The Virtual Doctor Is In....Getting Healthcare Advice Via Computer

Published by edralyn on February 18, 2013 - 11:19am

The Virtual Doctor Is In: Getting Healthcare Advice via Computer

One of the conundrums about being sick is that it's often necessary to visit a doctor to find out more about the severity of your illness. If your diagnosis is serious and contagious, that means you’re potentially putting everyone else in the waiting room at risk of contracting your sickness, not to mention staff members at the doctor's office. On the other hand, even if it turns out you’re not as sick you originally feared, you still have to take time out of your day to get medical attention, and also have no choice but to risk exposure to patients who are much sicker than yourself. Fortunately, a Seattle Washington company called Care Simple aims to change all that by making medical attention as accessible as a home computer.

remote meeting set up, Japan

Moving into the Mainstream

Virtual doctor services have begun to gain widespread attention thanks in part to an article published by the Wall Street Journal at the close of last year. Some employers are starting to pay for doctor visits that occur in cyberspace, and insurance provider WellPoint recently announced that it would pay for these sorts of services as a subscriber benefit. These trends are likely to continue, since a survey by Mercer found that 15% of the largest employers use some sort of telemedicine already, and 39% are currently thinking about it.

Both employers and insurers who wish to cut costs see virtual doctor services as an appealing alternative to other options such as spontaneous visits to the emergency room or an urgent care center. New members of Care Simple pay $10 for their first visit and $85 for each subsequent visit. Washington residents will soon be able to get yearly and monthly packages that feature a $5 per visit rate.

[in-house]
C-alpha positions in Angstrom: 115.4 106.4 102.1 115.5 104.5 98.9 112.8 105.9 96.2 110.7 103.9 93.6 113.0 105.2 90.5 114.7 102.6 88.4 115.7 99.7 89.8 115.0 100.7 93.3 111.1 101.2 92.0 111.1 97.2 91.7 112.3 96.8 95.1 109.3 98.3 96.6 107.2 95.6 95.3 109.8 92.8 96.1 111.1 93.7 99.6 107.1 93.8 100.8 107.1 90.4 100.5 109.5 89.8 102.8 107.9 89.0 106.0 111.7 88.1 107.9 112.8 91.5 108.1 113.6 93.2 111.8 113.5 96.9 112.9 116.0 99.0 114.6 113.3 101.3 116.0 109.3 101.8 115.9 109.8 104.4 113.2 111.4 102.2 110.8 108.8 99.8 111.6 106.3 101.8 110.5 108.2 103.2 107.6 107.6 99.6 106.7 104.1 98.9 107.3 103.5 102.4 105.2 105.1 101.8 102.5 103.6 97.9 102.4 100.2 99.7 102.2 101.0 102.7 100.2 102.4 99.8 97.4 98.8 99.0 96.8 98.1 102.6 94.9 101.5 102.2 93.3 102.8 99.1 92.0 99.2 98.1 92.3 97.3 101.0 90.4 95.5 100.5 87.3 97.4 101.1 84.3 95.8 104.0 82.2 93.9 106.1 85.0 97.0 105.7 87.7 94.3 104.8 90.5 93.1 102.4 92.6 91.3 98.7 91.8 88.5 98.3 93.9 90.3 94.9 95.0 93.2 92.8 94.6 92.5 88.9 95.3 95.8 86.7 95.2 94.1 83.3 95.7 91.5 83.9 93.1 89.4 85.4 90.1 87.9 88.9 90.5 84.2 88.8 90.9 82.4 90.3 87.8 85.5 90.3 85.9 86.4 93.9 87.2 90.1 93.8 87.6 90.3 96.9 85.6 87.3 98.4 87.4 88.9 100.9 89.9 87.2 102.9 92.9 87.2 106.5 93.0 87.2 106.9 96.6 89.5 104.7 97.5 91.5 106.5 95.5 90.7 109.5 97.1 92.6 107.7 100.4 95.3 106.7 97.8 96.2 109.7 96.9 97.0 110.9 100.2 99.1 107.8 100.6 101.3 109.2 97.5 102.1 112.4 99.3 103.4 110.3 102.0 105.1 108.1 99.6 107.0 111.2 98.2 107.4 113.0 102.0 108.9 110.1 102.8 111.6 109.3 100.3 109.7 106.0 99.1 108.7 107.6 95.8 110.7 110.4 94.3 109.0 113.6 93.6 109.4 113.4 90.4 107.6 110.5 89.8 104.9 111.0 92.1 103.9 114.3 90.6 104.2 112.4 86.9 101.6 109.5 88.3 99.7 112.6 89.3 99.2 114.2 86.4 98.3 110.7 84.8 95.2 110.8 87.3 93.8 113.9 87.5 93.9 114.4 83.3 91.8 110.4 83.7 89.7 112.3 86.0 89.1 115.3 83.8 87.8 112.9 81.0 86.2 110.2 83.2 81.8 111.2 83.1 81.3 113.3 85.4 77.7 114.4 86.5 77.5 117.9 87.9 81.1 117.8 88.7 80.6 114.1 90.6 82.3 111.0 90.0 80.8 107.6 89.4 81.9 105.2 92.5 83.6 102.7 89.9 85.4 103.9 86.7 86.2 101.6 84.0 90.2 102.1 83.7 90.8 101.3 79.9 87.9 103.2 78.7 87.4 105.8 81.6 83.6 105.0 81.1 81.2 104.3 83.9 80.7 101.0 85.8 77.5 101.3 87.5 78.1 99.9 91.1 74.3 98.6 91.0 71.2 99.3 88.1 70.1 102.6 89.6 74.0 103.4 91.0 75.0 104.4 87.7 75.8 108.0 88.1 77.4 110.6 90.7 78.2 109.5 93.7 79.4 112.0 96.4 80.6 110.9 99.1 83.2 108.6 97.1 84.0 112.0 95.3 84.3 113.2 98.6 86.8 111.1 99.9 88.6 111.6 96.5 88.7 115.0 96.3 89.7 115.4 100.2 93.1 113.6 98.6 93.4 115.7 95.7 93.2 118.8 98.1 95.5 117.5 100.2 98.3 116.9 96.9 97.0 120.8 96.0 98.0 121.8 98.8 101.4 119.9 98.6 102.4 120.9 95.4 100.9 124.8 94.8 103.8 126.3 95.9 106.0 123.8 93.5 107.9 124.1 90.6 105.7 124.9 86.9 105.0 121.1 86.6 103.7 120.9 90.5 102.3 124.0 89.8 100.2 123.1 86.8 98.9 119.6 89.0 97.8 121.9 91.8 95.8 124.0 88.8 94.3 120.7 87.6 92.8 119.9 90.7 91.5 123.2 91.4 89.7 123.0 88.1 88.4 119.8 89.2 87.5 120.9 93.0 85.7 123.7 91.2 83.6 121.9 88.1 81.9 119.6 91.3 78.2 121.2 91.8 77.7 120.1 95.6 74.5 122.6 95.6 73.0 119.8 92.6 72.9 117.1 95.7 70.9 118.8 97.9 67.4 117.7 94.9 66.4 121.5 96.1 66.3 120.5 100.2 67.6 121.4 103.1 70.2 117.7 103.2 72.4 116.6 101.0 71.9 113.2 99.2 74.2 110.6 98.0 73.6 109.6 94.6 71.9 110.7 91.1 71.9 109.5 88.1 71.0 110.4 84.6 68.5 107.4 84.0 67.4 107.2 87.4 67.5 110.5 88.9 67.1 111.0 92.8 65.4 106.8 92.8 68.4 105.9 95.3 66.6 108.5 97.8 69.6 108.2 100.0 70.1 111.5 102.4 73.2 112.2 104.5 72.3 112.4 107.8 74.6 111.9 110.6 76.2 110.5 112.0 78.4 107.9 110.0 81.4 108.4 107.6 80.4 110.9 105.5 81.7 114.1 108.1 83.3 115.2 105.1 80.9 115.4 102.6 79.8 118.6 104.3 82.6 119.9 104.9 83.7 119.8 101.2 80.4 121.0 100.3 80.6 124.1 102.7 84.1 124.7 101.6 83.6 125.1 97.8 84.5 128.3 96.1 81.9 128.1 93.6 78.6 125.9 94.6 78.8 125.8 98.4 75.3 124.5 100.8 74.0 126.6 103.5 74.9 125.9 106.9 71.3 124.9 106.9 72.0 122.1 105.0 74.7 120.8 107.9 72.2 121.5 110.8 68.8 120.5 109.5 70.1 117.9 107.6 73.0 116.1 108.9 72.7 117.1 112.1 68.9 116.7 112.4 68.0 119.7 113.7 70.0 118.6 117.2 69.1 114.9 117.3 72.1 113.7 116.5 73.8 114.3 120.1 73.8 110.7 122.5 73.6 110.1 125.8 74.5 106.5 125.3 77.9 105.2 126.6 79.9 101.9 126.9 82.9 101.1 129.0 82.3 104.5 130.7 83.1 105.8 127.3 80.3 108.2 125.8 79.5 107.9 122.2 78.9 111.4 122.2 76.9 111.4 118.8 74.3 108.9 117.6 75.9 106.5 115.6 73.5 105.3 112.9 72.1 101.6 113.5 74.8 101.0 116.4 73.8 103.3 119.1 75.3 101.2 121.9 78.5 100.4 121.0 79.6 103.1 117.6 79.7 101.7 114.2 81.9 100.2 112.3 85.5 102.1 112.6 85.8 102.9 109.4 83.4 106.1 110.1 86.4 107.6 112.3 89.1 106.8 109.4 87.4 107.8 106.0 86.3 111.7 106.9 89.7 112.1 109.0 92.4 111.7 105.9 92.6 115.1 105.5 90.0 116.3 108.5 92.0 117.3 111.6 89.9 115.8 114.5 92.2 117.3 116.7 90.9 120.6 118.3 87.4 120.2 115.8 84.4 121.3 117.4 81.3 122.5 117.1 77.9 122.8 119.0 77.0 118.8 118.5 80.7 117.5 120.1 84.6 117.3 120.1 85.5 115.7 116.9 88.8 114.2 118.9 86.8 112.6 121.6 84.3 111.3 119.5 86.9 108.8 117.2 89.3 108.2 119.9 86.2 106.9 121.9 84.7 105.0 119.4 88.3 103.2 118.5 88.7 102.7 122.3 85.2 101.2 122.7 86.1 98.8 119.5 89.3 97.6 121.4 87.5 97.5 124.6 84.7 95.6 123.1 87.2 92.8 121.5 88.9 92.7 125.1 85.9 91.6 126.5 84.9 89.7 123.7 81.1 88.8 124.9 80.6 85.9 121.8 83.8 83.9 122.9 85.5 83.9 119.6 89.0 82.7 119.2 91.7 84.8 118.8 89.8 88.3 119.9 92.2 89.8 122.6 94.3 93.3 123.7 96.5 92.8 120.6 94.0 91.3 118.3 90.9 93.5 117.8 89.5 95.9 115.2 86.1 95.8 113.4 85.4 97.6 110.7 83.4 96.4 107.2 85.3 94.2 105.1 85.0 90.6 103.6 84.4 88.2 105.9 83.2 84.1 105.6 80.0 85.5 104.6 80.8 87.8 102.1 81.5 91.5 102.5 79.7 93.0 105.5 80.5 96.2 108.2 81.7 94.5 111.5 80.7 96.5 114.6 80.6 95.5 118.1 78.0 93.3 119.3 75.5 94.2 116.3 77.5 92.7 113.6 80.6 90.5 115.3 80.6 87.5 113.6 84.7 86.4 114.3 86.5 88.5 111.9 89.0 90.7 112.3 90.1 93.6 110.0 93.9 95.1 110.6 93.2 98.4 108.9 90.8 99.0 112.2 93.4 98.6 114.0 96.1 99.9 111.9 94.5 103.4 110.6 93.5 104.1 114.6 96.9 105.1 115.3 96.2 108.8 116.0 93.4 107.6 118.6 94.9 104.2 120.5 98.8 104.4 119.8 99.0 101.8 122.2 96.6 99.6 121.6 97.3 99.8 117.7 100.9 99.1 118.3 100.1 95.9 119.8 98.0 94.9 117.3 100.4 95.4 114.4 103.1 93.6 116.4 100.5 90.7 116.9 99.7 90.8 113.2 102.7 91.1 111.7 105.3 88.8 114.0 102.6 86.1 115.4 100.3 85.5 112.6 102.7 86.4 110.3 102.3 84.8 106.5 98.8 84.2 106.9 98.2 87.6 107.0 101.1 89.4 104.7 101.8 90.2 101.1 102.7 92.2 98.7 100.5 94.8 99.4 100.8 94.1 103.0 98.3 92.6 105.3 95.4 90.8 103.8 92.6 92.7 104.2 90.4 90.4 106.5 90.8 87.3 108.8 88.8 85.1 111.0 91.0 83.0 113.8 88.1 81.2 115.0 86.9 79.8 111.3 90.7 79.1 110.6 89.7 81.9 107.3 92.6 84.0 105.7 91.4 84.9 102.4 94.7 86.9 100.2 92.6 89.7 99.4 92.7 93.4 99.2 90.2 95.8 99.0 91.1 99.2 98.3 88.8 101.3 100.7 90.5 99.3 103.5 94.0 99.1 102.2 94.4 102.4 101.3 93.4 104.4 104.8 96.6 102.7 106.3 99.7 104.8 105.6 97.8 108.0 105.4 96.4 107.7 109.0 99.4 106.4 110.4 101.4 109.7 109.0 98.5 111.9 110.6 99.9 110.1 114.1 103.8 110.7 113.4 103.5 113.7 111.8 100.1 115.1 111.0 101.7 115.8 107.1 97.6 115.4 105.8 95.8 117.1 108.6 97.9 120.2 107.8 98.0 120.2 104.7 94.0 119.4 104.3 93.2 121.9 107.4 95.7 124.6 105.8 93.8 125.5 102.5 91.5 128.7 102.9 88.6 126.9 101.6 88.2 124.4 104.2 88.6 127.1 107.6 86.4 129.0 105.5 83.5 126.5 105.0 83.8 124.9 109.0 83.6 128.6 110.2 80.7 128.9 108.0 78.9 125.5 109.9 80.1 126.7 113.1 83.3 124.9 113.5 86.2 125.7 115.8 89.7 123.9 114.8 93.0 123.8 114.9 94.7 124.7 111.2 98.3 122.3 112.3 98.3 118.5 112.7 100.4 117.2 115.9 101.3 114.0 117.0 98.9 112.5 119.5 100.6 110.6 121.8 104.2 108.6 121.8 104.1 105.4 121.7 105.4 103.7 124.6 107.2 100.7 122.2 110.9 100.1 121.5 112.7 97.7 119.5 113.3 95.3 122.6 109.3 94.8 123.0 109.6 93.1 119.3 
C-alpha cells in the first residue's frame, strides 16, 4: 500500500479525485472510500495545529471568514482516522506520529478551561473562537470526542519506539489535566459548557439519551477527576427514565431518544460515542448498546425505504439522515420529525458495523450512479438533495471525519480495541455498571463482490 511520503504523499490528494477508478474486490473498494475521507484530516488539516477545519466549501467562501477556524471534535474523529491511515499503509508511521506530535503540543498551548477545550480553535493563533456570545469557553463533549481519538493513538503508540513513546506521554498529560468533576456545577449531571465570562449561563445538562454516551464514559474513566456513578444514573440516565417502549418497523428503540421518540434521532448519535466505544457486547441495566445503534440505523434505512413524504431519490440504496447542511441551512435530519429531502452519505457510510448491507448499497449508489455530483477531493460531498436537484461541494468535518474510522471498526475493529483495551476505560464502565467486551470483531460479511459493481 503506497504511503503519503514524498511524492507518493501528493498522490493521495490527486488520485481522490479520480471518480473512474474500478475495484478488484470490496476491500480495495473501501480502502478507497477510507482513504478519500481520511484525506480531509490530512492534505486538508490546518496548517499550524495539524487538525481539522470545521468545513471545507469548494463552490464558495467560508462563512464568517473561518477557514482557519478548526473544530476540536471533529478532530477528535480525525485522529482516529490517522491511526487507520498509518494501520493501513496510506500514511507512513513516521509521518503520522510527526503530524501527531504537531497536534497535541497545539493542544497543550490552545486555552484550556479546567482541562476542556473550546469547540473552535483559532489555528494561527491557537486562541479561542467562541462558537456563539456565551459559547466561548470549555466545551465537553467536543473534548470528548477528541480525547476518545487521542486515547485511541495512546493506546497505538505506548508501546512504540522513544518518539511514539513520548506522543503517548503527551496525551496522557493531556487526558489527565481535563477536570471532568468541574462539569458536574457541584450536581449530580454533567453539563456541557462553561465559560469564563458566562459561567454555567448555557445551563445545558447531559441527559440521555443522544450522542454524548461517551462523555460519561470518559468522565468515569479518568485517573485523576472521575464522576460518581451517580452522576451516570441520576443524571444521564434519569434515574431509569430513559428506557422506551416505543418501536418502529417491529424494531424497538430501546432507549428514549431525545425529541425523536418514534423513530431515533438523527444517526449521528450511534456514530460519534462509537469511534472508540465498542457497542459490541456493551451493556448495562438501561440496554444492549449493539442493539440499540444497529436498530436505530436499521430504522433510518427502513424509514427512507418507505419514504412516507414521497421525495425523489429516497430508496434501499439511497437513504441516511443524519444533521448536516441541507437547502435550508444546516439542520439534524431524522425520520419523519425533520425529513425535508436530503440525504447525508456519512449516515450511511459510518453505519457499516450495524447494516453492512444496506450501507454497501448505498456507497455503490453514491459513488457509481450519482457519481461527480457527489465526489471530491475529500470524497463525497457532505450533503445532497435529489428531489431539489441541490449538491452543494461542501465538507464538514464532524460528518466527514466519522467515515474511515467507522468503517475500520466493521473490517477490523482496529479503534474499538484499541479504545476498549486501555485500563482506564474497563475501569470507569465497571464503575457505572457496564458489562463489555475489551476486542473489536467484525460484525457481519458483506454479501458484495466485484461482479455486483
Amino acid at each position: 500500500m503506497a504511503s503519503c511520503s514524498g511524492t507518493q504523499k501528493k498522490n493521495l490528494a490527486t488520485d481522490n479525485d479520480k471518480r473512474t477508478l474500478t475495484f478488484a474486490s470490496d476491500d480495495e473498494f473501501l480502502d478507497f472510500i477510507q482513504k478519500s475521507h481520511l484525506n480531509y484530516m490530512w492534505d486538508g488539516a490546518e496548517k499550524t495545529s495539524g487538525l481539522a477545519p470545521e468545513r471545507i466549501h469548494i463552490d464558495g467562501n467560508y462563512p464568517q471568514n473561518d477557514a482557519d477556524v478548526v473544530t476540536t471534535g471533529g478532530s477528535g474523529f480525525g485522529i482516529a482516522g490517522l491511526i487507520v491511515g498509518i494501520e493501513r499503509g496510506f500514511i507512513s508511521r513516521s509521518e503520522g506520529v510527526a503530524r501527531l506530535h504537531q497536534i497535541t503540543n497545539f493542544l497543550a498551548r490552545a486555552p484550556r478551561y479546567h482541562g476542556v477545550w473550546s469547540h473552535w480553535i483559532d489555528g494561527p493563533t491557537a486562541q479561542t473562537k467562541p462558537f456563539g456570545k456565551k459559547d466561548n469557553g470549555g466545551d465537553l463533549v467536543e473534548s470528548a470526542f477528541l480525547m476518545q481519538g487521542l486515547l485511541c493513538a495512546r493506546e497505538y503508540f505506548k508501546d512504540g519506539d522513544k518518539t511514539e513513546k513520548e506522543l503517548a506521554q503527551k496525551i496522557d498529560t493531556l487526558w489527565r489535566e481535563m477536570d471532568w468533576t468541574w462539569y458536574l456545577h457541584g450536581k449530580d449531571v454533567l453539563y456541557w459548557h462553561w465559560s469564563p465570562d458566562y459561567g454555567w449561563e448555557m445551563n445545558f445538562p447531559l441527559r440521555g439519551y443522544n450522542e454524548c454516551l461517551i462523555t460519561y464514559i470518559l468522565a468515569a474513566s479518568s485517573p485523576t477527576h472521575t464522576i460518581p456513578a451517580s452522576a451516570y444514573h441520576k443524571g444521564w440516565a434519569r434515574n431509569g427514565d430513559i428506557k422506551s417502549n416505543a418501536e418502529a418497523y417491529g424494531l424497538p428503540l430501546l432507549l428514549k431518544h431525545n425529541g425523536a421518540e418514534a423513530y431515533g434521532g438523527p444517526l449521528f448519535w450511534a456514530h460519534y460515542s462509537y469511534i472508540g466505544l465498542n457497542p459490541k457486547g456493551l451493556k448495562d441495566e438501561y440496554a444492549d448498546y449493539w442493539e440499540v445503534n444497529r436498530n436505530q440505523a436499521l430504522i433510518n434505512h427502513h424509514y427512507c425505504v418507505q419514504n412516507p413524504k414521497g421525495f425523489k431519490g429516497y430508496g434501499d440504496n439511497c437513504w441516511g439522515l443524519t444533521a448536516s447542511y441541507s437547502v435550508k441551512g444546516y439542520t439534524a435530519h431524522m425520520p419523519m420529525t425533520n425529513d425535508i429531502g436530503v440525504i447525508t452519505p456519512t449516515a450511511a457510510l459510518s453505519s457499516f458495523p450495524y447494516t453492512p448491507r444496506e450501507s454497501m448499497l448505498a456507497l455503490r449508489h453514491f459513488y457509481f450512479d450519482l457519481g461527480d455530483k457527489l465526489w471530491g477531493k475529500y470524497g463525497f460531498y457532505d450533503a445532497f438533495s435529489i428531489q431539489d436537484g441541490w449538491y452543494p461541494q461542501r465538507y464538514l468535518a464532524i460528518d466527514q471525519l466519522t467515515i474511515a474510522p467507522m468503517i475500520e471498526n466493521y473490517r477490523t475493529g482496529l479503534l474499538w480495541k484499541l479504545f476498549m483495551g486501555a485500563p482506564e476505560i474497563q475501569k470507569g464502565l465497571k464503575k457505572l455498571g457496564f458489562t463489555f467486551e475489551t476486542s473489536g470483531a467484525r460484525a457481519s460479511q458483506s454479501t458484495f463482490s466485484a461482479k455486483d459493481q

How Does a Virtual Doctor Appointment Work?

The process begins with registration. Interested parties fill out a form that asks for details about demographics and health background. Then, once care is required, users sign in to the website and request service by either telephone or webcam. The website is compatible with both Macintosh computers and PCs, along with all major browsers. Adobe Flash is required, too.

If a provider determines that a prescription is required, they can call it in to a local pharmacy. After a visit, users can log back into the site and refer back to a treatment summary, too.

Tackling Most, But Not All Health Issues

Understandably, there are a few types of ailments that may not be treatable in a virtual doctor's office. For example, a physician might be hesitant to make a diagnosis about a severe burn or possible concussion. These two issues in particular are hard to diagnose by sight alone, and could be potentially life-threatening in the event of a misdiagnosis.

However, problems like bladder infections and pinkeye are two very annoying and common health issues that can usually be treated quickly with help from antibiotics. in the case of pinkeye, a person might be so badly afflicted that they are unable to drive themselves to seek medical attention. During a bladder infection, someone could be so eager to seek relief that they'll first try remedies like large doses of cranberry juice, instead of seeking a prescription medication right away. Fortunately, virtual doctors can treat most of these types of cases, and more.

Medical problems are never convenient, but with the help of virtual doctor services, it's now possible for people to get prompt attention without even leaving home.

Author Trent Call writes for health and healthcare industry blogs. Interested in the crossroads between healthcare and technology? You may want to consider a degree in health informatics, such as the one offered by the University of Chicago-Illinois.